Frontier Story With a Curve
In the spring of 1944 Chief of Staff, General George C. Marshall discovered that of the 280 or so major league players in the armed forces, most had never left their domestic bases, and many had not even completed basic training, a fact I learned when researching Boots Poffenberger: Hurler, Hero, Hell-Raiser. Boots, who had pitched for the Detroit Tigers and Brooklyn Dodgers was a member of the powerful Parris Island Marine Corps baseball team. When Boots was shipped overseas, he landed in Hawaii and spent the rest of his three-year hitch pitching in paradise, and it is easy to imagine a commander looking over the lists of recruits and replacements in an effort to stockpile good ballplayers for his camp team. There’s nothing like being one up on a rival commander!
This practice has a long history as I discovered not through any research, but through sheer luck. In going through old papers that my parents had saved, I came across an April 20, 1949 article from The Sunday Sun Magazine (Baltimore), entitled, “Frontier Story With A Curve.” Written by William E. Pyne, who had himself participated in D-Day as a platoon leader in the 101st Airborne, the article details Baltimorean Robert Garrett McComas who, as a teenager, left home in 1878 to join the cavalry. Temporarily assigned to a troop at Fort Sanders, Wyoming Territory, he had orders to report to an even more remote outpost. Those orders were canceled, however, when his commander discovered that McComas was an excellent pitcher.
According to Pyne, McComas volunteered to pitch for the troop team, “which had been a constant loser,” but that he won “in such handy fashion” that “even the hard-bitten sergeants guaranteed” that they would look out for the teenage private. McComas never lost a game during his four years at Fort Sanders and the sergeants did indeed look out for their star baseball player. He was never assigned to any patrols and even had his mount cared for. His commander saw to it that he had a position in the post dispensary, which increased his pay by $5.00 a month to $18.00 and when the dispensary cook was discharged, McComas said, “I got the job with another $5.00 increase.” Pyne wrote, “Mr. Mac thinks that perhaps this qualifies him as the prototype of the modern subsidized athlete.”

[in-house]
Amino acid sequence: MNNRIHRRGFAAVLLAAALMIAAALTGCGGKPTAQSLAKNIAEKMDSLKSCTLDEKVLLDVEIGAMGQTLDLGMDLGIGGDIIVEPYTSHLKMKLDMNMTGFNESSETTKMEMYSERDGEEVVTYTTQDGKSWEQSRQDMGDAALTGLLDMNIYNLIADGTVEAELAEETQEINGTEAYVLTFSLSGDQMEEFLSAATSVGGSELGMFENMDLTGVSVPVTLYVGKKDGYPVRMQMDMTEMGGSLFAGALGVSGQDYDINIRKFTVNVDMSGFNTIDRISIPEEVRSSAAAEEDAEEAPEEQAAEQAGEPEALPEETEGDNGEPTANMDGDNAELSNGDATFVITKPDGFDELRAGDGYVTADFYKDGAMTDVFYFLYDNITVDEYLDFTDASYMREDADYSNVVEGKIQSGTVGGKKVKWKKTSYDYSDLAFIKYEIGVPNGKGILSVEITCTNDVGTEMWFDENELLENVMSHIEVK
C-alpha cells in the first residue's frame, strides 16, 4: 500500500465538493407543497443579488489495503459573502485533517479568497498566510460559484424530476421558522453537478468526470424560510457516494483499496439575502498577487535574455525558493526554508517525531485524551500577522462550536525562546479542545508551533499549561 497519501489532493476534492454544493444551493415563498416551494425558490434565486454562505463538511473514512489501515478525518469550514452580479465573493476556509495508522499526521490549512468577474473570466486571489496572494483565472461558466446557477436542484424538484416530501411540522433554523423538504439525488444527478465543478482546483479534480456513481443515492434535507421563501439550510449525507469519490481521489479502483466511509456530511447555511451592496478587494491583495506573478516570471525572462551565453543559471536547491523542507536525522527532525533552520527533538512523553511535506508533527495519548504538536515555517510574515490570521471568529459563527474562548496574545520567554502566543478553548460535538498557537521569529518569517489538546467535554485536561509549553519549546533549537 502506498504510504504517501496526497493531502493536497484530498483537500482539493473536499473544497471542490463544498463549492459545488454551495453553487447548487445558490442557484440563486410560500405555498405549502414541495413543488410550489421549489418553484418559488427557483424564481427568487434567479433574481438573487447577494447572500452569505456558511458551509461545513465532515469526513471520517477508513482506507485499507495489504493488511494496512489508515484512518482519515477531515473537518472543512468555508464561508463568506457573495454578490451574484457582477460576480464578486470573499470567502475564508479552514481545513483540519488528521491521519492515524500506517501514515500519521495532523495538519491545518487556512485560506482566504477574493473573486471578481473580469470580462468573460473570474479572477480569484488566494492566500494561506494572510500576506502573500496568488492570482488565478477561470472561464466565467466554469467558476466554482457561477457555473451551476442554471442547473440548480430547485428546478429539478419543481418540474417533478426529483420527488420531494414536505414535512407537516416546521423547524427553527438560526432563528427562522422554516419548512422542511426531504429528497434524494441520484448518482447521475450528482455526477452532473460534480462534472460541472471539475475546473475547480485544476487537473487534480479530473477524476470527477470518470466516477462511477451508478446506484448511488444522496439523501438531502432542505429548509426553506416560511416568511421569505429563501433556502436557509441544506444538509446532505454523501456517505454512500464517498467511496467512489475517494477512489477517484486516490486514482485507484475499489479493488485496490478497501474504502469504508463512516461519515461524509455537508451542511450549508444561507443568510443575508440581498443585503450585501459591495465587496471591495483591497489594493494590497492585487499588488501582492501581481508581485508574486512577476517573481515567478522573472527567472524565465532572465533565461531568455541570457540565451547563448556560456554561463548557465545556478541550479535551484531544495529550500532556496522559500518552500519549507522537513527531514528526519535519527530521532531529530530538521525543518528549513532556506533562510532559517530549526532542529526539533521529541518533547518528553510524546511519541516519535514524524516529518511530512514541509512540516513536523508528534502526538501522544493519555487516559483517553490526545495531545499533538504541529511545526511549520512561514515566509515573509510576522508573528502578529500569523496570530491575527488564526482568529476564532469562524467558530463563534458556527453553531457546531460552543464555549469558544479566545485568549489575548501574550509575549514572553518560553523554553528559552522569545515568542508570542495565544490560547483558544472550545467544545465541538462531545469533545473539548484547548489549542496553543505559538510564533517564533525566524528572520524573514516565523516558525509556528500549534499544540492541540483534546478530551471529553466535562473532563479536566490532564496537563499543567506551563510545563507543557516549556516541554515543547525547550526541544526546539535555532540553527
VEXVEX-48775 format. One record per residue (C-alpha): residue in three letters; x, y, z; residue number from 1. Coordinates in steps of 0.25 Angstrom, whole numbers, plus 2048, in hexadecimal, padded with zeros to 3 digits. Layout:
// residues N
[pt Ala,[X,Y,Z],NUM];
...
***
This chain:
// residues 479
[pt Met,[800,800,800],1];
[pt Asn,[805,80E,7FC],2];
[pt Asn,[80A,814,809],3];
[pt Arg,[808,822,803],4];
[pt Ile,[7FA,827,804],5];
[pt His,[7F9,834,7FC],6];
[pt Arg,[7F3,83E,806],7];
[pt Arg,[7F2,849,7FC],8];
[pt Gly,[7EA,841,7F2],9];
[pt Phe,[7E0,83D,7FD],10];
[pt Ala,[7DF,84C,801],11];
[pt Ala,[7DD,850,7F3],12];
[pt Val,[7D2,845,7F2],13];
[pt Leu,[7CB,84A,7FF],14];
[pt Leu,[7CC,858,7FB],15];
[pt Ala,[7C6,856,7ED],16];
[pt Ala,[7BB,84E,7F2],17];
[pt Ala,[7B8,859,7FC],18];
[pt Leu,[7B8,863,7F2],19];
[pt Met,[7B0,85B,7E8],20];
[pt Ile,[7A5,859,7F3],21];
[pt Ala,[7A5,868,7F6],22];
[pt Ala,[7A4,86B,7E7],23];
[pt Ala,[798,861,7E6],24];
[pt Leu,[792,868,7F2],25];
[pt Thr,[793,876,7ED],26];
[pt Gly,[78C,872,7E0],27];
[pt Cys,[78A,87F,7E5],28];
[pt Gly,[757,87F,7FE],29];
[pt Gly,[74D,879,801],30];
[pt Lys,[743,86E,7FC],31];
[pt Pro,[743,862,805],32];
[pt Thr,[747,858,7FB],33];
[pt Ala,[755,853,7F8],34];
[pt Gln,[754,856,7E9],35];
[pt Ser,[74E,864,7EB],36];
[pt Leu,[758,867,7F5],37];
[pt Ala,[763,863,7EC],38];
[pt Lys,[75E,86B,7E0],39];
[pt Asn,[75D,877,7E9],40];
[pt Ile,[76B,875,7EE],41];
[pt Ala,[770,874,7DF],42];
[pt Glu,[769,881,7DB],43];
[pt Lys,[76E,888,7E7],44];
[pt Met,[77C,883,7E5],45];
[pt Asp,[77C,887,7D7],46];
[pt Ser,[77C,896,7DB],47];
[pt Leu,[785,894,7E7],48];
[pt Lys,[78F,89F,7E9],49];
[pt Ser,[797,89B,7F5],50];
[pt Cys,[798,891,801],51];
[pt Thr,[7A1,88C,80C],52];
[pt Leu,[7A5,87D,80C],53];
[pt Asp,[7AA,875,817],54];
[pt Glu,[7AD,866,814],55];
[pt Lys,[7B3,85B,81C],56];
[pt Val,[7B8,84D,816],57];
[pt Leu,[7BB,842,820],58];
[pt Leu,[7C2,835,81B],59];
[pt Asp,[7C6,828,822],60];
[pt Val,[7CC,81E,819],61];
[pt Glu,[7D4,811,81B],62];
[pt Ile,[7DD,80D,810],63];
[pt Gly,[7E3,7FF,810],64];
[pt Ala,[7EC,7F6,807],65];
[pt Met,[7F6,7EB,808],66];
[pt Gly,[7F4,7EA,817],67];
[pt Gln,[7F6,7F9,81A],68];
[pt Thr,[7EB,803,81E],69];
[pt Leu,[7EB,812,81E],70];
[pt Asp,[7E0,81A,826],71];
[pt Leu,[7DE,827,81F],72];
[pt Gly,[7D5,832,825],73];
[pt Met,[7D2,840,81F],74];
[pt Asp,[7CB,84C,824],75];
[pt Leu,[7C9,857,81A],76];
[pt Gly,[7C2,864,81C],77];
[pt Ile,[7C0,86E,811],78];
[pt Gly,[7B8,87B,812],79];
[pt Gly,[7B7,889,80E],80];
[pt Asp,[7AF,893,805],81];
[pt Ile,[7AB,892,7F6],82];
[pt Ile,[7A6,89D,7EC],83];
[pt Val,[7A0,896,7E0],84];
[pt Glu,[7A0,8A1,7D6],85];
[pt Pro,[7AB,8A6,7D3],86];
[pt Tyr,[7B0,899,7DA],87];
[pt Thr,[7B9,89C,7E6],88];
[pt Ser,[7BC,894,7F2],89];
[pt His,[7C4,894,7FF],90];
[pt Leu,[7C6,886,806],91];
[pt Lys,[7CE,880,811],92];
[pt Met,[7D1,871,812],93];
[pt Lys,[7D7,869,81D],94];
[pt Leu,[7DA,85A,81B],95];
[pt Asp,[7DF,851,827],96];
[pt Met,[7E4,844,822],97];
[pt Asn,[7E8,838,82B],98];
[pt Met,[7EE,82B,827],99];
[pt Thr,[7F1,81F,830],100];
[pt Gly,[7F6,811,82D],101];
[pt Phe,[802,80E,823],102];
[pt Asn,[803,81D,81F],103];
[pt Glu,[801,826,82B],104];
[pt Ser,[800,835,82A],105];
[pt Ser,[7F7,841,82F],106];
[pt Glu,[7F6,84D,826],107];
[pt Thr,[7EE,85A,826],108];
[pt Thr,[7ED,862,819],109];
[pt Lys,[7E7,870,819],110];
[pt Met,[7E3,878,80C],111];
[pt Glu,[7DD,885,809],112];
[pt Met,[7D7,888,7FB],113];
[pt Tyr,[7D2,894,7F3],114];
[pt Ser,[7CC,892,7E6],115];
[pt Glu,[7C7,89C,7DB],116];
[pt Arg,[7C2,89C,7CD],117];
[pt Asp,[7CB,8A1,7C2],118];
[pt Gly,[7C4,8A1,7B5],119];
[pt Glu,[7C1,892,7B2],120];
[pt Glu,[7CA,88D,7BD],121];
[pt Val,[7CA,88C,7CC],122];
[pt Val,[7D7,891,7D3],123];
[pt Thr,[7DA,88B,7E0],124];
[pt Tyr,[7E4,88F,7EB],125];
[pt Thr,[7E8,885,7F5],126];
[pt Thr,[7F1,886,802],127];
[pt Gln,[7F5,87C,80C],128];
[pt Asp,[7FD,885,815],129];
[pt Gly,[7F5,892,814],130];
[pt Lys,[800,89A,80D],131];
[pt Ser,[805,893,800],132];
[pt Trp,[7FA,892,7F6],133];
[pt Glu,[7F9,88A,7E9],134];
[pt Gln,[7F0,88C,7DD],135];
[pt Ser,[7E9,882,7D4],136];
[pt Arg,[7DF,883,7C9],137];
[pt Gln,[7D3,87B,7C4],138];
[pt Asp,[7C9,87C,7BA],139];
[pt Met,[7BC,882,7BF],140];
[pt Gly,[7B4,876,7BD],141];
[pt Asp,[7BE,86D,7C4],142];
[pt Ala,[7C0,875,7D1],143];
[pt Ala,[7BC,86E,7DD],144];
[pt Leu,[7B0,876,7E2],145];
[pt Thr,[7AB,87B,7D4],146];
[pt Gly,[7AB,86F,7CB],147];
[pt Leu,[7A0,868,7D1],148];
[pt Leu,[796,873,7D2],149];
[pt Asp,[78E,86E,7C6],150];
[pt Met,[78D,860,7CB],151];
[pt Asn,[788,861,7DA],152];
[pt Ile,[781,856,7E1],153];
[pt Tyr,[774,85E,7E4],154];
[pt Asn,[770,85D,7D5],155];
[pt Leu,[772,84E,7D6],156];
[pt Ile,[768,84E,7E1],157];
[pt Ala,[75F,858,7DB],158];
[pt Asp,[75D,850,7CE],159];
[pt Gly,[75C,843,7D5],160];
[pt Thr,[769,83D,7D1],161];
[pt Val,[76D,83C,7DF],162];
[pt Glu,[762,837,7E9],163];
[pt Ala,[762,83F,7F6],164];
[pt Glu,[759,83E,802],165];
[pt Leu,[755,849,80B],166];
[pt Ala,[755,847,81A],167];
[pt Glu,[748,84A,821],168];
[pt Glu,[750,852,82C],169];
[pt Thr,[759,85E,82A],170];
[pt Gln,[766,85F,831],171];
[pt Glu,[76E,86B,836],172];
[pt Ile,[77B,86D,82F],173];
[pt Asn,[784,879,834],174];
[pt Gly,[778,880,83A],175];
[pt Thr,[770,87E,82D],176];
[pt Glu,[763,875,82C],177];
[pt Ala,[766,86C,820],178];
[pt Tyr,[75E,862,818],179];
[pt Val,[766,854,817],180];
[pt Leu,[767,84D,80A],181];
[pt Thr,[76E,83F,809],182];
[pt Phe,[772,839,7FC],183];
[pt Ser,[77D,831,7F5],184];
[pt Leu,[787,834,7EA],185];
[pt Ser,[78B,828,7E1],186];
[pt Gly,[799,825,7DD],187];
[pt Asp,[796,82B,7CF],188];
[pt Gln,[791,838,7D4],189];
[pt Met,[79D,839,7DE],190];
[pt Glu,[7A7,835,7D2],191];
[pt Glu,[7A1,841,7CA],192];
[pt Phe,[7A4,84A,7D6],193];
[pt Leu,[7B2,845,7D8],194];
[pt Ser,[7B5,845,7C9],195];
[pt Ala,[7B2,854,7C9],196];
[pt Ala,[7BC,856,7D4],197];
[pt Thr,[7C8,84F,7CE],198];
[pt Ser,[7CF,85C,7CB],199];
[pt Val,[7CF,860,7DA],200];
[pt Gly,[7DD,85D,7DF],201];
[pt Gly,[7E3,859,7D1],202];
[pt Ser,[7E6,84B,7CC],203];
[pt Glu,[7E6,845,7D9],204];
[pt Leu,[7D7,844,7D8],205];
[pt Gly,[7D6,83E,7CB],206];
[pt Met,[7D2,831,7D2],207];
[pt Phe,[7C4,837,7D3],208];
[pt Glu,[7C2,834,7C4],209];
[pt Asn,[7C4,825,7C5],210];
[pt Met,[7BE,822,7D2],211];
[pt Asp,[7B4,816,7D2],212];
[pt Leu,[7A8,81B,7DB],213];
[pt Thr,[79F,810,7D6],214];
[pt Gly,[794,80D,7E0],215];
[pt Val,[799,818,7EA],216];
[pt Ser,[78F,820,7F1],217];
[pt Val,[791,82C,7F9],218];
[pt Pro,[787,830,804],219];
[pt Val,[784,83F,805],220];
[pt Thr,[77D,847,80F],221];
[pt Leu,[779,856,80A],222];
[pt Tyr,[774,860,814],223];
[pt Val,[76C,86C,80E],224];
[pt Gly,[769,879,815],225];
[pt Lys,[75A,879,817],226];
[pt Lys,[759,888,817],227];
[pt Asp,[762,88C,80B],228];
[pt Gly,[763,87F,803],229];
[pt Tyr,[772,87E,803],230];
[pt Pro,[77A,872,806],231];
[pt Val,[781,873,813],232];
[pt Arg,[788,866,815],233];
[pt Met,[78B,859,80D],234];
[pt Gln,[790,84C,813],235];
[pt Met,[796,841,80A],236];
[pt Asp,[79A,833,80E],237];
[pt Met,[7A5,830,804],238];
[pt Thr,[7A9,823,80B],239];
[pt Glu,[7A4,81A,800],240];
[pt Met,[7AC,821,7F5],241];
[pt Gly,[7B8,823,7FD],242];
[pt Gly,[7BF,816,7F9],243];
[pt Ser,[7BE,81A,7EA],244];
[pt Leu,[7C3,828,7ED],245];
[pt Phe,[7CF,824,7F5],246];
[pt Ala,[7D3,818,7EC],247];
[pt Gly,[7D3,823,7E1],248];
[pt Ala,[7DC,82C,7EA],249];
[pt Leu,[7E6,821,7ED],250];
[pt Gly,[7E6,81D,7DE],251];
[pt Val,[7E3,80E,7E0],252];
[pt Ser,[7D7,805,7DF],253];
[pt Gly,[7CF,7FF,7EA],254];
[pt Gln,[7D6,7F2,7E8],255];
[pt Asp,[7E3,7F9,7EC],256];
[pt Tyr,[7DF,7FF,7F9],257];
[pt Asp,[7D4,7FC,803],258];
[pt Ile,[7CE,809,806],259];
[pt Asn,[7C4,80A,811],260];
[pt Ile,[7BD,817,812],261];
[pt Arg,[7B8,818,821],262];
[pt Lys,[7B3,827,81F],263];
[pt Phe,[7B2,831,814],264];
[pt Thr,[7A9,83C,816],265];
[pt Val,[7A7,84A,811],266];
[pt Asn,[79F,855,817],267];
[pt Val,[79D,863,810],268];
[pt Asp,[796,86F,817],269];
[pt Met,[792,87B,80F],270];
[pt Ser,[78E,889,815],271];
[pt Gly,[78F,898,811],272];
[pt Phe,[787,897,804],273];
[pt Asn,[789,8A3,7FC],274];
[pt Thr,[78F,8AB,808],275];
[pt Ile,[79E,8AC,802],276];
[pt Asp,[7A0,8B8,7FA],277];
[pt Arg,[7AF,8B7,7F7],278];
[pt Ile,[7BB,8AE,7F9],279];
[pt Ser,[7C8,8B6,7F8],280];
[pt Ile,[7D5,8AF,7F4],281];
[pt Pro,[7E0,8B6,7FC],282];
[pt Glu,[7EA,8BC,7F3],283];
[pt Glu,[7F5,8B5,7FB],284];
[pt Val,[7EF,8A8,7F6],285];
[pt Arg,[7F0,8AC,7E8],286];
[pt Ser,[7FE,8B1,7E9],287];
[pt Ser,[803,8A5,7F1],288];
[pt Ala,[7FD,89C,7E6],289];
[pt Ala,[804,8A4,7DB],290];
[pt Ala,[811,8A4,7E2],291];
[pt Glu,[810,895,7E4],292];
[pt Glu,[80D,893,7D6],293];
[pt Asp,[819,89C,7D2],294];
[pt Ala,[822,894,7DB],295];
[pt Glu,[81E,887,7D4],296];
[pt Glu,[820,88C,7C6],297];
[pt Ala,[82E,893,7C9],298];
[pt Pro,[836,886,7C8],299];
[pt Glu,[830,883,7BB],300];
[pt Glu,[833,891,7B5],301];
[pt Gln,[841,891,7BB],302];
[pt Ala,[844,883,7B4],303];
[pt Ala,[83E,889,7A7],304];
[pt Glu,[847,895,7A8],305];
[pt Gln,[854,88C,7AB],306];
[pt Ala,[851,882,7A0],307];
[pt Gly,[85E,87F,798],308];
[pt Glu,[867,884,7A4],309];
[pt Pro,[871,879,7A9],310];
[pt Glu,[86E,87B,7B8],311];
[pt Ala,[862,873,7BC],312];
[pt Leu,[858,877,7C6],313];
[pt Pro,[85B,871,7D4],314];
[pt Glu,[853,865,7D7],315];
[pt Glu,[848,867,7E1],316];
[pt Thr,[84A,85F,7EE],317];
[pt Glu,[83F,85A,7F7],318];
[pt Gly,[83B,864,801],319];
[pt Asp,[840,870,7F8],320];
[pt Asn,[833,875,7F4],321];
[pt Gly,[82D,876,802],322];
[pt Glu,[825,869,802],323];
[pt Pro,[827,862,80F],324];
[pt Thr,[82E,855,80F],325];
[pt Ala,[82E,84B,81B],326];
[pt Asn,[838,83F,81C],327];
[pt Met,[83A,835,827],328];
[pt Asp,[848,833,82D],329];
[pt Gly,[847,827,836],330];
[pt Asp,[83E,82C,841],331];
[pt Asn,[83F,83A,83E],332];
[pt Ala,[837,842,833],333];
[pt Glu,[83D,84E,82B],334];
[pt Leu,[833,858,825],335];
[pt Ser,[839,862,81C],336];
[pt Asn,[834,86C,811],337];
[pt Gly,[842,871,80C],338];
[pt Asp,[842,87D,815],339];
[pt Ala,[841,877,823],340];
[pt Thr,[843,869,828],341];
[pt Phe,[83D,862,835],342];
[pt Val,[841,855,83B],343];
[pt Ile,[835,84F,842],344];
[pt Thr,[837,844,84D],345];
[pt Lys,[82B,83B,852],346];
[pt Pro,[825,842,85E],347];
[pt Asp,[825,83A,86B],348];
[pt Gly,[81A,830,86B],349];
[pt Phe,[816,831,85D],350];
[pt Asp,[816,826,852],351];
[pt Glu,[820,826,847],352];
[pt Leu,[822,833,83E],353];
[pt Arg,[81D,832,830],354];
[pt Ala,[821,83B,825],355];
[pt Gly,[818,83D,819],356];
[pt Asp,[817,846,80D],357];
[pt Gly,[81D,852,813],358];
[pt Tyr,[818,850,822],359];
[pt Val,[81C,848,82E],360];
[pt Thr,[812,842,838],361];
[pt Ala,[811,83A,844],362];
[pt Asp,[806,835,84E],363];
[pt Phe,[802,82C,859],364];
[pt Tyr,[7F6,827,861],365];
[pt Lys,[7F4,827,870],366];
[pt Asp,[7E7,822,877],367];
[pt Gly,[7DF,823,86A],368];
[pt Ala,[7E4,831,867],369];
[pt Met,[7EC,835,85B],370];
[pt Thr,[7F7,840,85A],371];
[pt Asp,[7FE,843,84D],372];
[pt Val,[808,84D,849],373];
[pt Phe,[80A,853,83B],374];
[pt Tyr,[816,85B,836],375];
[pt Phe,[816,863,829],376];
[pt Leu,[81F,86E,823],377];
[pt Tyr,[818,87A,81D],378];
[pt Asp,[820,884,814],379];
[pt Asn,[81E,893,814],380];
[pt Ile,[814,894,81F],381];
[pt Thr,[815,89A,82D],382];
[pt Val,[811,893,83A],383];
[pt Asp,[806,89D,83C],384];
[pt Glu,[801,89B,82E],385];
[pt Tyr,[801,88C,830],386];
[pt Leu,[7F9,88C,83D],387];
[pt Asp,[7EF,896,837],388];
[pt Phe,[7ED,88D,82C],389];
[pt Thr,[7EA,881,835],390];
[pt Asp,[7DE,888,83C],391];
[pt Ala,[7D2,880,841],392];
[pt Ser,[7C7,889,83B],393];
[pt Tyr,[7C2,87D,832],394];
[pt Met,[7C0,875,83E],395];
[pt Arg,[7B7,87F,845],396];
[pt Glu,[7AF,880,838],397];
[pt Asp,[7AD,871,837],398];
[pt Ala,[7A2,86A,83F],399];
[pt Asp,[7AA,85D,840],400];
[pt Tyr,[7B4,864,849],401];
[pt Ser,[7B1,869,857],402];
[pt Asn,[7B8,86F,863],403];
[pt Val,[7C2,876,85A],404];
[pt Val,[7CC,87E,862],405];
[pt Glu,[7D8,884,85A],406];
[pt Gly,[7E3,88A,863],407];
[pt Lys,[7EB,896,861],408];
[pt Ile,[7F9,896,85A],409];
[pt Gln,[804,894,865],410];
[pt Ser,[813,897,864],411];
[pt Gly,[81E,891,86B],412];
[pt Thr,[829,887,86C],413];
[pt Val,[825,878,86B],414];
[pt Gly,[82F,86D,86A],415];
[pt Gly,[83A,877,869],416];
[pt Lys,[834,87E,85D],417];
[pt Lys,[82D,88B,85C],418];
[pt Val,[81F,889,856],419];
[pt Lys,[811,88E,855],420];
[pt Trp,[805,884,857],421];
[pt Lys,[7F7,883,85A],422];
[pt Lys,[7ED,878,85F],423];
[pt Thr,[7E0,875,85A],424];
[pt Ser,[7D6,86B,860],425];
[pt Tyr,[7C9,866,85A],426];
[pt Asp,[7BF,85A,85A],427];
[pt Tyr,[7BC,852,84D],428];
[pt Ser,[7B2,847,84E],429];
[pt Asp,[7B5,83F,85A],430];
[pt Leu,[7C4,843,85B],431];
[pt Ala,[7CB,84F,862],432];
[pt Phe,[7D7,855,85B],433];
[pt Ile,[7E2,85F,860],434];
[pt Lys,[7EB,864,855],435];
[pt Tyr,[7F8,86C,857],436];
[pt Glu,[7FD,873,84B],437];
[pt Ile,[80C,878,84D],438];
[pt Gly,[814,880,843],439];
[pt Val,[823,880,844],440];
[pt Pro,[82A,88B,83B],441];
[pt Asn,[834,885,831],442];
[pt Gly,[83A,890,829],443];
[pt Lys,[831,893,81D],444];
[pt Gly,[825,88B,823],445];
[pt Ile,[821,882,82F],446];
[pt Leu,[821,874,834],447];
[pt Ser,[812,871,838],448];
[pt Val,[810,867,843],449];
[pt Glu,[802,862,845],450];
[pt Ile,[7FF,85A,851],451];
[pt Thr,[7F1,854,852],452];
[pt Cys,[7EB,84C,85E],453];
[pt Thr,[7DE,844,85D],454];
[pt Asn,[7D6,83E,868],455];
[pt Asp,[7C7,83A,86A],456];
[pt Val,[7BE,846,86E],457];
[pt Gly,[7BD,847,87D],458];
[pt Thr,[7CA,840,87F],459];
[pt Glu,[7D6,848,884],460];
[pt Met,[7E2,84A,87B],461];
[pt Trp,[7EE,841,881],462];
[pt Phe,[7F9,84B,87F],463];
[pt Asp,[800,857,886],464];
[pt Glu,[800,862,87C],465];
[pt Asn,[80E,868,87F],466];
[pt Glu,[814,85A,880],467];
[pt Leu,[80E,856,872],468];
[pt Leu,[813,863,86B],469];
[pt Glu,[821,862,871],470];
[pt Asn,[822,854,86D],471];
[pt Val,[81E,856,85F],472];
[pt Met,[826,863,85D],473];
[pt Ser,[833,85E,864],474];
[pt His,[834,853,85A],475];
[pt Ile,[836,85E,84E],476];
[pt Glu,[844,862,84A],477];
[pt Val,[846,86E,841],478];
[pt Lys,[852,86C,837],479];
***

McComas, who had, after all, joined the cavalry for the adventure, finally talked his way onto one patrol, which turned out to be his last. With 15 Apache scouts riding in advance of the troop, all was quiet for a couple of hours until the soldiers heard the chilling sound of the Indian war whoop. It turned out to be the scouts, chasing down a number of rabbits that they had flushed, but the experience was enough to cure McComas of the desire for any more patrolling, and he contented himself with winning ballgames for the rest of his hitch.
“In those days, the catcher wore only a kid glove and a mask,” remarked the then 85 year-old McComas. “A batter was allowed nine balls before he was passed to first base. Only the high and low balls were called.”
Indeed, McComas was playing on the frontier when the game was in its developmental stage. To put his era into perspective, the year McComas joined the Army, i.e. 1878, was only two years after Custer’s defeat; it was the year that John Montgomery Ward made his major league debut with the Providence Grays; and it was 17 years before another Baltimorean, Babe Ruth, was even born.
We often think that the privileged baseball player is a modern concept, perhaps dating back only as far as World War II, but the story of Robert Garrett McComas illustrates that the practice goes back as far as the game itself. Even in 1878, if you could find a good pitcher, you took good care of him.